A myriad of associative experiences

The regional third sector ecosystem is particularly diverse. Many civil society groups are well organised while other social movements are less institutionalised and more reliant on direct participation by residents or grassroots communities. Out of those institutionalised organisations, a divide can be made by those entities that spawned from the country’s own social or public initiative and those that are more reliant on international funding. Local organisations have a good experience of network organising and forming coalitions.

One of the most relevant functions of these civil society networks remains public advocacy and influencing local and national policy priorities. The region has seen a good consolidation of CSO networks advocating for democracy and human rights, but also more specifically on disability rights, indigenous rights, gender equality, and youth activism. Besides advocacy work, one of the main functions of these networks is to provide better services to members, fostering the sharing of experiences and replicating social innovation patterns in areas like collective finances or slum upgrading.

The ASEAN-EU civil society forum was recently co-chaired by the Jakarta office of the Raoul Wallenberg Institute, and has brought together NGOs from both regions to establish a shared agenda of priorities for policy-making and international cooperation between the two regions. The group list of recommendations includes policy, participation, and governance guidance on: Pandemic & Post Recovery efforts; Militarism and Authoritarianism; and the Climate Crisis.

RWI’s Jakarta office promotes specific linkages between human rights, environment, gender equality, and SDGs through research, direct engagement, and capacity building activities. The Institute produces research and publications to increase discourse on these topics in the region, build capacities of governments and local stakeholders to build a better enabling environment for the realisation of human rights for all.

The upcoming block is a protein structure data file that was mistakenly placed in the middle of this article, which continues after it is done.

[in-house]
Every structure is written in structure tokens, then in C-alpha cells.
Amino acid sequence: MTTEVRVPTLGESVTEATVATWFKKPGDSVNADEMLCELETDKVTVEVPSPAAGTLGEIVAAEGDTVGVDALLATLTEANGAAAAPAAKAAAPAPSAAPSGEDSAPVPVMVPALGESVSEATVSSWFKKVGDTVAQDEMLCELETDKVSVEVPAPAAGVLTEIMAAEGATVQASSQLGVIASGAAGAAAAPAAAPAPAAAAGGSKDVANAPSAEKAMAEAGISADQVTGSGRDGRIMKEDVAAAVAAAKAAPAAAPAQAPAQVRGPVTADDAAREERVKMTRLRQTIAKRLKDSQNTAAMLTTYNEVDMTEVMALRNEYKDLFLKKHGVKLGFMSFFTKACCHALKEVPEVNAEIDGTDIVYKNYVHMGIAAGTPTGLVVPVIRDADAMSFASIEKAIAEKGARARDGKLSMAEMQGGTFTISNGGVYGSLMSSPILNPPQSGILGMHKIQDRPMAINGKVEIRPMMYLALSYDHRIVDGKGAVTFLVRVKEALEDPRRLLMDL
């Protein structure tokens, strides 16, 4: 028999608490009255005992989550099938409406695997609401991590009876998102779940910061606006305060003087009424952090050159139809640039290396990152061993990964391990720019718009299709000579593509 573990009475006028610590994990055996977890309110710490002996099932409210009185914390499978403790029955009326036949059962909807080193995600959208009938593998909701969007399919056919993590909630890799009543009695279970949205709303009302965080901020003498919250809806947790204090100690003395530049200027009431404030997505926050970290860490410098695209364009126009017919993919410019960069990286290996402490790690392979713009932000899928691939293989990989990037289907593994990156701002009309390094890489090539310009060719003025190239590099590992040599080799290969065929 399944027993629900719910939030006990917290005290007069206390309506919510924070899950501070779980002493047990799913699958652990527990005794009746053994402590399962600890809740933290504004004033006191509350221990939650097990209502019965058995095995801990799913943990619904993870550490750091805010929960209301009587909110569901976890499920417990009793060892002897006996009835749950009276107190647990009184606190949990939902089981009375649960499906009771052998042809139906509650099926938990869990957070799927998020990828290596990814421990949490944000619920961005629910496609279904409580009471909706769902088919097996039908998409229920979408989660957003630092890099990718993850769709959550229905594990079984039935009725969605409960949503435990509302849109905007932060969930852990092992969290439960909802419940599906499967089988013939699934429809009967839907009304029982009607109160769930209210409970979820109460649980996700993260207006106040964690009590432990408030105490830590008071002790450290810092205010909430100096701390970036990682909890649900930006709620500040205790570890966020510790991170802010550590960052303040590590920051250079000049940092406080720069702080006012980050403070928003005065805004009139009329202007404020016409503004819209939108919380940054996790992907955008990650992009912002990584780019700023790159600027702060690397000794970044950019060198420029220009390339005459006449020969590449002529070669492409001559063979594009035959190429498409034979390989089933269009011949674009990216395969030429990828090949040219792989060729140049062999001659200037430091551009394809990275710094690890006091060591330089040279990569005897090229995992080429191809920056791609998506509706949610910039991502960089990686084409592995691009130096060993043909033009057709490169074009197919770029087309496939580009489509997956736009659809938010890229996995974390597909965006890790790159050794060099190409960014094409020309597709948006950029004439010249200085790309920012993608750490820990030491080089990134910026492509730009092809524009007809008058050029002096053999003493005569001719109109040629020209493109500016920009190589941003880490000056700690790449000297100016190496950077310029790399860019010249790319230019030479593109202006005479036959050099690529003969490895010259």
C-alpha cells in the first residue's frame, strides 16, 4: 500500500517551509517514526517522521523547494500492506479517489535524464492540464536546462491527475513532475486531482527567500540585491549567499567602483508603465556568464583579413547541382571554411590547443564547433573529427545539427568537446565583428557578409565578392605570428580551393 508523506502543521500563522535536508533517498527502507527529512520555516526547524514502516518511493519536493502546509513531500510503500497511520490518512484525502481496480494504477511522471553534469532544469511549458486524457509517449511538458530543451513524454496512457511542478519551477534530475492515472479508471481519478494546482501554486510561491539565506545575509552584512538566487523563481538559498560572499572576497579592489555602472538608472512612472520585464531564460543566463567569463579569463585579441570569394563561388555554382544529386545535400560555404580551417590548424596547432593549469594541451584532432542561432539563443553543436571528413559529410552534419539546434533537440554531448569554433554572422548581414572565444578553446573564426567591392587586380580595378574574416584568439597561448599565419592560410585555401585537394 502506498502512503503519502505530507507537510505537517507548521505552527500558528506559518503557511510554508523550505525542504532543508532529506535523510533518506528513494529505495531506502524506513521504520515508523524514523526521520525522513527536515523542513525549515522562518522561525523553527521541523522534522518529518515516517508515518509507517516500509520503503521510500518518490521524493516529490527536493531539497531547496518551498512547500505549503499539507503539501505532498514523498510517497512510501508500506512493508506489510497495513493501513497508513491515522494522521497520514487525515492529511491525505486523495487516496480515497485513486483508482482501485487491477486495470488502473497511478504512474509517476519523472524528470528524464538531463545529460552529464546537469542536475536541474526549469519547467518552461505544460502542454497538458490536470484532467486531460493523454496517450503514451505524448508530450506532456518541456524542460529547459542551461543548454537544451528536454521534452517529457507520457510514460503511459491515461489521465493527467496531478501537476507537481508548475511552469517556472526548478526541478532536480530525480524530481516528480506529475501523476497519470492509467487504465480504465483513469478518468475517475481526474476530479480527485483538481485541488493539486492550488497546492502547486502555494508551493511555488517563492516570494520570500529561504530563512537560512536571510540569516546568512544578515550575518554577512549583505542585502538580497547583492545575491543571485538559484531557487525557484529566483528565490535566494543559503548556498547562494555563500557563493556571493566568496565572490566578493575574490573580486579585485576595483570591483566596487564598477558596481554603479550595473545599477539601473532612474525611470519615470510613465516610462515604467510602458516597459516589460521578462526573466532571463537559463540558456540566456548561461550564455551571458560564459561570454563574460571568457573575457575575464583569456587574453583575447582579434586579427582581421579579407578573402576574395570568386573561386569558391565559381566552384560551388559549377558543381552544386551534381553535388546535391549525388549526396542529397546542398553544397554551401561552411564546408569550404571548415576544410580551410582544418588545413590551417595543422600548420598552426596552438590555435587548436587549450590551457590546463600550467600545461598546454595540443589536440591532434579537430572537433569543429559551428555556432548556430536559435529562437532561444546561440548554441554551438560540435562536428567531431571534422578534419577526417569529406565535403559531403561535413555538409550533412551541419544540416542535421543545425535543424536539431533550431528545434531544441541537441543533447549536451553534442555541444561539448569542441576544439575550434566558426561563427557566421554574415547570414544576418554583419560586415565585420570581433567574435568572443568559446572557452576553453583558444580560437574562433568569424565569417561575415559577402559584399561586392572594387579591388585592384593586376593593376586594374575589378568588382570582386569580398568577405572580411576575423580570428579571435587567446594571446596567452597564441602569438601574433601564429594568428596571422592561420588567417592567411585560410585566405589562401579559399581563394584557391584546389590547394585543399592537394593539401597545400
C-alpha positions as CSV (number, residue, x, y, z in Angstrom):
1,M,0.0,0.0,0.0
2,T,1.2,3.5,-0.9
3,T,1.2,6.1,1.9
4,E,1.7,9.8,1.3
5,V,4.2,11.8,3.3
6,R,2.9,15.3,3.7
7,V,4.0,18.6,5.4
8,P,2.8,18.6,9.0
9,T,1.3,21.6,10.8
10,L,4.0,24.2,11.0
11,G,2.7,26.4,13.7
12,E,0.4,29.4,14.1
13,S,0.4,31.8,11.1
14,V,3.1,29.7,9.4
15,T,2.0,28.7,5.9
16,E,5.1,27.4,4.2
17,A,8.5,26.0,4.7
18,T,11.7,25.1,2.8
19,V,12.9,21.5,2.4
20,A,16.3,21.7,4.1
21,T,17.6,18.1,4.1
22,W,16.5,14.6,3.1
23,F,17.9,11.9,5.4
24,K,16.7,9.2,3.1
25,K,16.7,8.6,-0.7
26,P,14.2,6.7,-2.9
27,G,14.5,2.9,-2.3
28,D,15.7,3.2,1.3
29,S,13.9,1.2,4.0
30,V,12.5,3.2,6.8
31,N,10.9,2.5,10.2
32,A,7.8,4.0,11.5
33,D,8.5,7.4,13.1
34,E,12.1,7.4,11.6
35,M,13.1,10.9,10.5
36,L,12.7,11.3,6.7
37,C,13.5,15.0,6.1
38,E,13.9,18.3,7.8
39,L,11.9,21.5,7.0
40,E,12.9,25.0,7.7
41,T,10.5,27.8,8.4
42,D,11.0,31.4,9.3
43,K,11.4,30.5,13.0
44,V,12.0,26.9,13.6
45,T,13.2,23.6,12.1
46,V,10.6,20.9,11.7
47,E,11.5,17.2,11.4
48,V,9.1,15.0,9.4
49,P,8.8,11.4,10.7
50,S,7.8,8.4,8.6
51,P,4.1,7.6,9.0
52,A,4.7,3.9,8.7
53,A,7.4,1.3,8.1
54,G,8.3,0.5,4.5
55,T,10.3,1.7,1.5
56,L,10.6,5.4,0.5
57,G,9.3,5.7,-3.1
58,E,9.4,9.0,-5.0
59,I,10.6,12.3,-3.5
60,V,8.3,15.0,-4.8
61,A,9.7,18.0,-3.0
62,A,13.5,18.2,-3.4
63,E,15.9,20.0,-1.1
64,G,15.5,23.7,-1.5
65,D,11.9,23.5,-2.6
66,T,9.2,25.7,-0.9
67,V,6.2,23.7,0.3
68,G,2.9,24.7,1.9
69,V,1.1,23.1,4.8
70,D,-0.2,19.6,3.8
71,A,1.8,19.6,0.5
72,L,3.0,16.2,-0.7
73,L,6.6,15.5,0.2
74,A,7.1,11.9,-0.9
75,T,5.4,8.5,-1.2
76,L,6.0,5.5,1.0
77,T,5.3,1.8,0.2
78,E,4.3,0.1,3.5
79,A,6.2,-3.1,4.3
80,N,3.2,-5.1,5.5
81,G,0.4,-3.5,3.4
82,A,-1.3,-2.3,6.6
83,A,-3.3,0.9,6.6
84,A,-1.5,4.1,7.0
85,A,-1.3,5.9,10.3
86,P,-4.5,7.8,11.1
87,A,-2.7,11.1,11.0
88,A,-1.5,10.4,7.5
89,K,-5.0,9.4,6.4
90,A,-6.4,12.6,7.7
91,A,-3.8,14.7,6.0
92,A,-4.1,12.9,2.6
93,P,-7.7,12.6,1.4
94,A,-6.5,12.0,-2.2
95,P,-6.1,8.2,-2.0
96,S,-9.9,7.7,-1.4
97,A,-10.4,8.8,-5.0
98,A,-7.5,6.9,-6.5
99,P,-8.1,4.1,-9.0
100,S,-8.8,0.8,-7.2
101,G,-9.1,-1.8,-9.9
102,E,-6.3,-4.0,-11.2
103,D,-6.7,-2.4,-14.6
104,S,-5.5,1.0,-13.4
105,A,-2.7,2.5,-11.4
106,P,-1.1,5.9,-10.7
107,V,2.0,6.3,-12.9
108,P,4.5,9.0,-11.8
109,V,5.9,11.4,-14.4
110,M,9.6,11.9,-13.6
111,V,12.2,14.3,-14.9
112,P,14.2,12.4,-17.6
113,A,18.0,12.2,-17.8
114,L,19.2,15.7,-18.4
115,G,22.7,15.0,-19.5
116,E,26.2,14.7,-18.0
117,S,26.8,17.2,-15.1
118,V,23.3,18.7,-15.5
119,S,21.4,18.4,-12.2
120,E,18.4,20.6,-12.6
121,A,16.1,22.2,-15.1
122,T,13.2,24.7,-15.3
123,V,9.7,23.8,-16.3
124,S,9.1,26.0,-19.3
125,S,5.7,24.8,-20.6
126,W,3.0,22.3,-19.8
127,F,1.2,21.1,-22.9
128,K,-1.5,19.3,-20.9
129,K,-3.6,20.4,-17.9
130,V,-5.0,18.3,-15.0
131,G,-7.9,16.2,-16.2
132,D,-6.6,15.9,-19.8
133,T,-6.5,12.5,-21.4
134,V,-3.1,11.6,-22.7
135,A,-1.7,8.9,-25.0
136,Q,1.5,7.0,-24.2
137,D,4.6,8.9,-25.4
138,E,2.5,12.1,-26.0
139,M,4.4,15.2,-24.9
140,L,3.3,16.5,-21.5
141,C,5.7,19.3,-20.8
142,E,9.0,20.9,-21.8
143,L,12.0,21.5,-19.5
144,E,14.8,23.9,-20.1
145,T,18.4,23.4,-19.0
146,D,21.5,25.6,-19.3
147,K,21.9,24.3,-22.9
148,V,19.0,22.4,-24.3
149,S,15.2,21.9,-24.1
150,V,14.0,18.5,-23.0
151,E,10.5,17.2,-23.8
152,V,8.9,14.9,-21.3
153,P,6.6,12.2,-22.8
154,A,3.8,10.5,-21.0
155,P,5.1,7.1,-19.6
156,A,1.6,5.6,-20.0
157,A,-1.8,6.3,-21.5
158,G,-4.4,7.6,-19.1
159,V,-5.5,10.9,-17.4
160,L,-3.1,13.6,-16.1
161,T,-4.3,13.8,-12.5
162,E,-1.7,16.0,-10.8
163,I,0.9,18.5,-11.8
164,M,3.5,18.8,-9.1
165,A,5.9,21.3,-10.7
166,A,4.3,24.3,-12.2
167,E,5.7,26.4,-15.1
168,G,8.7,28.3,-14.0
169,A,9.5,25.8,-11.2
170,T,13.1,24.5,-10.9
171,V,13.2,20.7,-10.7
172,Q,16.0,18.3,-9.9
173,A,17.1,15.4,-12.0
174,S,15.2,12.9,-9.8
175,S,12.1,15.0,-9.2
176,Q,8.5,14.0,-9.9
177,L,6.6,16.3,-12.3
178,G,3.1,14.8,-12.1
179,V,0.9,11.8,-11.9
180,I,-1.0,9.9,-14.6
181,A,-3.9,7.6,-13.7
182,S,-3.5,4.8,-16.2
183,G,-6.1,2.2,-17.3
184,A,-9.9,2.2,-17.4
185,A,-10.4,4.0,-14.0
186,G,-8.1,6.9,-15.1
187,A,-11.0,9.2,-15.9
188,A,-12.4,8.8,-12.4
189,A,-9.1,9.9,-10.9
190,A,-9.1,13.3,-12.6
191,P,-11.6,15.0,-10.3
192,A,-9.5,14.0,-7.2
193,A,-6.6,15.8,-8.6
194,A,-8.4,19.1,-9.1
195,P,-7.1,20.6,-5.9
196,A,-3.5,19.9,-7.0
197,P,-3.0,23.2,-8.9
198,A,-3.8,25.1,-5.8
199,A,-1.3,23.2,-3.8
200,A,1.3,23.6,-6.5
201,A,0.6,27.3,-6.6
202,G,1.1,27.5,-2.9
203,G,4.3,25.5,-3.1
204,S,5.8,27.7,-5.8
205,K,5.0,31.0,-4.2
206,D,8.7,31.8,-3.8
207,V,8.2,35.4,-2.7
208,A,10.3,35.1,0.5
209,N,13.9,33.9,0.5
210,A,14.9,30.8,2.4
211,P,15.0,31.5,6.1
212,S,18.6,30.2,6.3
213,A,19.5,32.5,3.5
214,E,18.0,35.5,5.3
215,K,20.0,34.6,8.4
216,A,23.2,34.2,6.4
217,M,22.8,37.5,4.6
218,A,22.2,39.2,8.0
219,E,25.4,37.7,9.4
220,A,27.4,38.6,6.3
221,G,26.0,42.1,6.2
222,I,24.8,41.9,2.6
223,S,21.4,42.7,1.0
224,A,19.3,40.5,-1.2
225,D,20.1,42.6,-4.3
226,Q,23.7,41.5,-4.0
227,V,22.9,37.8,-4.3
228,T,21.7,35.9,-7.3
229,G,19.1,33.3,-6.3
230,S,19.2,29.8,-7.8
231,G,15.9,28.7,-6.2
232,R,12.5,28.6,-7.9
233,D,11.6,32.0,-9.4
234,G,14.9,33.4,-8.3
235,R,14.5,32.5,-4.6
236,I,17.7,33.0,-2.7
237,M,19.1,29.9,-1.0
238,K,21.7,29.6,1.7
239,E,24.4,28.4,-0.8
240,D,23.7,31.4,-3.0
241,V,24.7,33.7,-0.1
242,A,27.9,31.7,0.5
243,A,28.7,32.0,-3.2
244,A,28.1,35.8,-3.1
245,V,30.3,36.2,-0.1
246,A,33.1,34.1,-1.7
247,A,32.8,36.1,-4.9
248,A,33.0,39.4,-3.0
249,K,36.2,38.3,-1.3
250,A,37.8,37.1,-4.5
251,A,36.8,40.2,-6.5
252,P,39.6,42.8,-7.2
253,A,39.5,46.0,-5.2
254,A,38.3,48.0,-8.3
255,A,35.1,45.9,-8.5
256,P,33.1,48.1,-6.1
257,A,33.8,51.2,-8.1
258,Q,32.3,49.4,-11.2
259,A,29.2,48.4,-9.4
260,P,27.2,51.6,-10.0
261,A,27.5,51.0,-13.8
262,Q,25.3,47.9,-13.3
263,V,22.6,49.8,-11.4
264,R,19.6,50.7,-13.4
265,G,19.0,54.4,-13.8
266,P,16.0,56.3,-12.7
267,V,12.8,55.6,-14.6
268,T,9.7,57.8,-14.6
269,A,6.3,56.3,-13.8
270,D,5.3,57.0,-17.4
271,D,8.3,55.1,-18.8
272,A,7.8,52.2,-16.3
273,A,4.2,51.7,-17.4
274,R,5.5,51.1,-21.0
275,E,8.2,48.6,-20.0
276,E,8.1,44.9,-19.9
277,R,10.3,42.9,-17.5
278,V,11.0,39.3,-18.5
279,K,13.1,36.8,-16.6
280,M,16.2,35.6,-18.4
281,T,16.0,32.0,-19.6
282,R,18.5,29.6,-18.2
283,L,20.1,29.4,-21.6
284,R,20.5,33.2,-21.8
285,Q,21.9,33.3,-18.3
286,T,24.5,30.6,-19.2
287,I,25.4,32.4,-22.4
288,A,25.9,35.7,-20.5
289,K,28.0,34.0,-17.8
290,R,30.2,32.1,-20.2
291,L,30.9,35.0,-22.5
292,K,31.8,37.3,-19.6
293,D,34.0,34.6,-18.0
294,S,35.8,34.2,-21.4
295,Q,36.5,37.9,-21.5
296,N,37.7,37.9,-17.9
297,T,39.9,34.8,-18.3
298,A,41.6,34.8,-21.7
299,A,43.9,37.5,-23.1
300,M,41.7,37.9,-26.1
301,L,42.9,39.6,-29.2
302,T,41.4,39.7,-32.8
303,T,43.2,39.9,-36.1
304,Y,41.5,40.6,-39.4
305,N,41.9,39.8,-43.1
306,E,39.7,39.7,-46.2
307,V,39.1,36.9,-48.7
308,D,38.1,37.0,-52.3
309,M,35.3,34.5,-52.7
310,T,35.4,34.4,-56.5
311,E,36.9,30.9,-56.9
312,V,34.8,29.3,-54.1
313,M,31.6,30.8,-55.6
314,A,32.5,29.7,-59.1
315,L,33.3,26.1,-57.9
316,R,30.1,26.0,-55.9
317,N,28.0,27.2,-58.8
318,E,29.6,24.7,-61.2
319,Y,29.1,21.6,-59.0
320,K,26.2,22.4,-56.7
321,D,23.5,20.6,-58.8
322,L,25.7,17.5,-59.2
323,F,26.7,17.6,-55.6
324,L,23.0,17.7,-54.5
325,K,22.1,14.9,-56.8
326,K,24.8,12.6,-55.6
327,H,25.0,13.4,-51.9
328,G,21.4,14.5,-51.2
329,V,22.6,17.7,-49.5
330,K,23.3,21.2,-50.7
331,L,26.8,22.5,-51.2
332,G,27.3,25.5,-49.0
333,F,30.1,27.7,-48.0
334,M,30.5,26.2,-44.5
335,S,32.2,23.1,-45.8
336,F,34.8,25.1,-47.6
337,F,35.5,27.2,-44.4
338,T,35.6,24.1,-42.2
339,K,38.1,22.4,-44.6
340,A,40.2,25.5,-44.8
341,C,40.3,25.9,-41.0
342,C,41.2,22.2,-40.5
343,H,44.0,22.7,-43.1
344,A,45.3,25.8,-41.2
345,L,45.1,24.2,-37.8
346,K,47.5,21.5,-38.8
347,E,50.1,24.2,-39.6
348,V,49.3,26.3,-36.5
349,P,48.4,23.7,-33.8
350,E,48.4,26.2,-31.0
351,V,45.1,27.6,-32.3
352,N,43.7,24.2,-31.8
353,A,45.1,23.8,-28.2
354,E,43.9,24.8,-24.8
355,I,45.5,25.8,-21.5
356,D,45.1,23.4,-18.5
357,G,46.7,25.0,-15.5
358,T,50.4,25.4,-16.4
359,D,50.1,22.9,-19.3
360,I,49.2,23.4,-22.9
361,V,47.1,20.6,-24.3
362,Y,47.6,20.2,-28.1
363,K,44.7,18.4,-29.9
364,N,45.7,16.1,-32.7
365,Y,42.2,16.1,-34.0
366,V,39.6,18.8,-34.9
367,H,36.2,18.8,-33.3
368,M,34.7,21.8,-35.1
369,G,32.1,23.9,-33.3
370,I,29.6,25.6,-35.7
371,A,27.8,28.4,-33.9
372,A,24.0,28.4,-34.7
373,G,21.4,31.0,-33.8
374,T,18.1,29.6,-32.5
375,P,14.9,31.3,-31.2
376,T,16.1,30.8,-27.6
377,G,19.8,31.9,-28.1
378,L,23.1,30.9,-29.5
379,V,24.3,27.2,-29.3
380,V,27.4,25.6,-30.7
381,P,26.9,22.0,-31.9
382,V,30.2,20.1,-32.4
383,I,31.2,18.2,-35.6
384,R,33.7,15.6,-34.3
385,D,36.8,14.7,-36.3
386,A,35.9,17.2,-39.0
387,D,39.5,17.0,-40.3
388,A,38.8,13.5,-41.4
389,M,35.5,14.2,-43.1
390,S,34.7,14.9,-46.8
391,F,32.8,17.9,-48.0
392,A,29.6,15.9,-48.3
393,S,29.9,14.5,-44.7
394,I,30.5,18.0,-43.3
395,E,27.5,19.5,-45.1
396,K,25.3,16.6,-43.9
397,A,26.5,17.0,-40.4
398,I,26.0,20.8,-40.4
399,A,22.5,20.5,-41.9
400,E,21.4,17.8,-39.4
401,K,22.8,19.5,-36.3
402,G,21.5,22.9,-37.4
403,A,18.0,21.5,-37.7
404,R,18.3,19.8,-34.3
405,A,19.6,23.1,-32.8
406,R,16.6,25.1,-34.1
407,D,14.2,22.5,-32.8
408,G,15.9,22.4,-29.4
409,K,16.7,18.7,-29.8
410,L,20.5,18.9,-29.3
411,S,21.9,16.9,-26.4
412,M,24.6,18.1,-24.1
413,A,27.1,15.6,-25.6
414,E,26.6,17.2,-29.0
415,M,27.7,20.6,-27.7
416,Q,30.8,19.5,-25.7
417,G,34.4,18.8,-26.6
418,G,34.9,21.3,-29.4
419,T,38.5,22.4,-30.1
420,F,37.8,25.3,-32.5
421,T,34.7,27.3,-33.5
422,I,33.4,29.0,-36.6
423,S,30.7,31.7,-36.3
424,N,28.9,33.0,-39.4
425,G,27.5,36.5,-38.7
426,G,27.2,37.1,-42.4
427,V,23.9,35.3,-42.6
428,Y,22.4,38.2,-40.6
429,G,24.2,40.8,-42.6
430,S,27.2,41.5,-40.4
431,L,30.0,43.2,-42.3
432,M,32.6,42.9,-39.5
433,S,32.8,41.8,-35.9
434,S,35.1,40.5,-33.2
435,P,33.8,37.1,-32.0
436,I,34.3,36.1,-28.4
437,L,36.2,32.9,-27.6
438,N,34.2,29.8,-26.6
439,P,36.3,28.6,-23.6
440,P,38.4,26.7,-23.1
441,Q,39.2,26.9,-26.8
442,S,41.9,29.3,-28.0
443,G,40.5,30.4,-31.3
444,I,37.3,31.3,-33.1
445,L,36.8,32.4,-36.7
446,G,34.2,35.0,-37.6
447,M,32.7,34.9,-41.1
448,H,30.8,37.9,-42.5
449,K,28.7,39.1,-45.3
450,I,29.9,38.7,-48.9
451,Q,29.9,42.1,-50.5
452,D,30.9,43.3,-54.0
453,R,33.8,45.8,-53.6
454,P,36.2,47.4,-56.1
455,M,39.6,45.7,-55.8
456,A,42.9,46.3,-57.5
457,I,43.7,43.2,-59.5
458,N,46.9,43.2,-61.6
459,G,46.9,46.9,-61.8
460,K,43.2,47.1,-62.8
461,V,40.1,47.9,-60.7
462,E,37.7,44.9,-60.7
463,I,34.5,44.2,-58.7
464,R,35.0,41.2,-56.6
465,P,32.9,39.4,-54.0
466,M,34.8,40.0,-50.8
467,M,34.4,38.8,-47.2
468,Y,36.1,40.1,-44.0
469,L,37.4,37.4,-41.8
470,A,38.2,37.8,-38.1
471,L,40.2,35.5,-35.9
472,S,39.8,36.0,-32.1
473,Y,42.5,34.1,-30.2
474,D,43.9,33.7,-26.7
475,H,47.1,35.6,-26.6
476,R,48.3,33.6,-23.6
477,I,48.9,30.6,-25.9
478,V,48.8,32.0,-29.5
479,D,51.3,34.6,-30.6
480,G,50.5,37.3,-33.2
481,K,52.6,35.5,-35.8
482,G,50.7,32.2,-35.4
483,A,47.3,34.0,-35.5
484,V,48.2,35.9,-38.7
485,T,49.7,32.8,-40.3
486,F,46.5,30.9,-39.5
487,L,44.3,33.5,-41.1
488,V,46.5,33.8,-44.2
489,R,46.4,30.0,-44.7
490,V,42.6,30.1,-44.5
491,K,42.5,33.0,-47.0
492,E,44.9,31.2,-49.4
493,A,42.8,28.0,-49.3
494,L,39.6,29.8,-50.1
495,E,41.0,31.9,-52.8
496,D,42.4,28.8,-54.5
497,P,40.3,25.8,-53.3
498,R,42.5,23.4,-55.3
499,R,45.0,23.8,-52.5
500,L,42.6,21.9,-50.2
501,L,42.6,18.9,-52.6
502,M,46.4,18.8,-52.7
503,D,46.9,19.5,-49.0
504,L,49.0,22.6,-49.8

Priorities for cooperation between Southeast Asia, Catalonia, and the world

Identifying shared challenges and social innovation experiences can give rise to promising, two-way learning experiences between organisations across the region, Catalonia’s third sector and the rest of the world. The global context and rapid transformations are bringing our territories closer and turn third sector cooperation into a more meaningful choice. This is especially relevant for our civic space, characterised by values of solidarity and social function, and which faces rising authoritarianism and inequality as threats to both territories.

In developing relations between organisations, efforts need to made to promote equitable partnerships to make the most of existing capacities and resources to fulfil shared needs and goals and trying to address structural inequalities. A Catalan and Southeast Asia third sector bridge could channel social innovation initiatives led from the civic space to address emerging challenges linked to issues such as housing, gender inequality, care, or non-discrimination.

If you want to know more about RWI’s Asia Pacific Office, you can visit www.rwi.or.id and follow them on social media.